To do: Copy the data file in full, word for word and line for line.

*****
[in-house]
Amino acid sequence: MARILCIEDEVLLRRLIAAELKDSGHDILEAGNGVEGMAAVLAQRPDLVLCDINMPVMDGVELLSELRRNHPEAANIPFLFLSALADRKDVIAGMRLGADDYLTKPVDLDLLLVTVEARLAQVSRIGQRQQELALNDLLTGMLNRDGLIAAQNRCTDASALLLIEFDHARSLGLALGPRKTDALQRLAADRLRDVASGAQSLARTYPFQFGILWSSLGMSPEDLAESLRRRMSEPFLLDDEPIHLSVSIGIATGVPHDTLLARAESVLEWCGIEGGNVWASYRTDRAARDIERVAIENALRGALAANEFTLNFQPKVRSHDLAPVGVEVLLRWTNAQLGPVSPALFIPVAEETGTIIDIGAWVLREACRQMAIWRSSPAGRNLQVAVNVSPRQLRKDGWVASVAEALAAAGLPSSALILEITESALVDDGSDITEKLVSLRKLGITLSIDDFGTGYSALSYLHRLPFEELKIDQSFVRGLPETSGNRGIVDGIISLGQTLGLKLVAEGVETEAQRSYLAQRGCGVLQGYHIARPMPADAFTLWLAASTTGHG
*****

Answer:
[in-house]
Amino acid sequence: MARILCIEDEVLLRRLIAAELKDSGHDILEAGNGVEGMAAVLAQRPDLVLCDINMPVMDGVELLSELRRNHPEAANIPFLFLSALADRKDVIAGMRLGADDYLTKPVDLDLLLVTVEARLAQVSRIGQRQQELALNDLLTGMLNRDGLIAAQNRCTDASALLLIEFDHARSLGLALGPRKTDALQRLAADRLRDVASGAQSLARTYPFQFGILWSSLGMSPEDLAESLRRRMSEPFLLDDEPIHLSVSIGIATGVPHDTLLARAESVLEWCGIEGGNVWASYRTDRAARDIERVAIENALRGALAANEFTLNFQPKVRSHDLAPVGVEVLLRWTNAQLGPVSPALFIPVAEETGTIIDIGAWVLREACRQMAIWRSSPAGRNLQVAVNVSPRQLRKDGWVASVAEALAAAGLPSSALILEITESALVDDGSDITEKLVSLRKLGITLSIDDFGTGYSALSYLHRLPFEELKIDQSFVRGLPETSGNRGIVDGIISLGQTLGLKLVAEGVETEAQRSYLAQRGCGVLQGYHIARPMPADAFTLWLAASTTGHG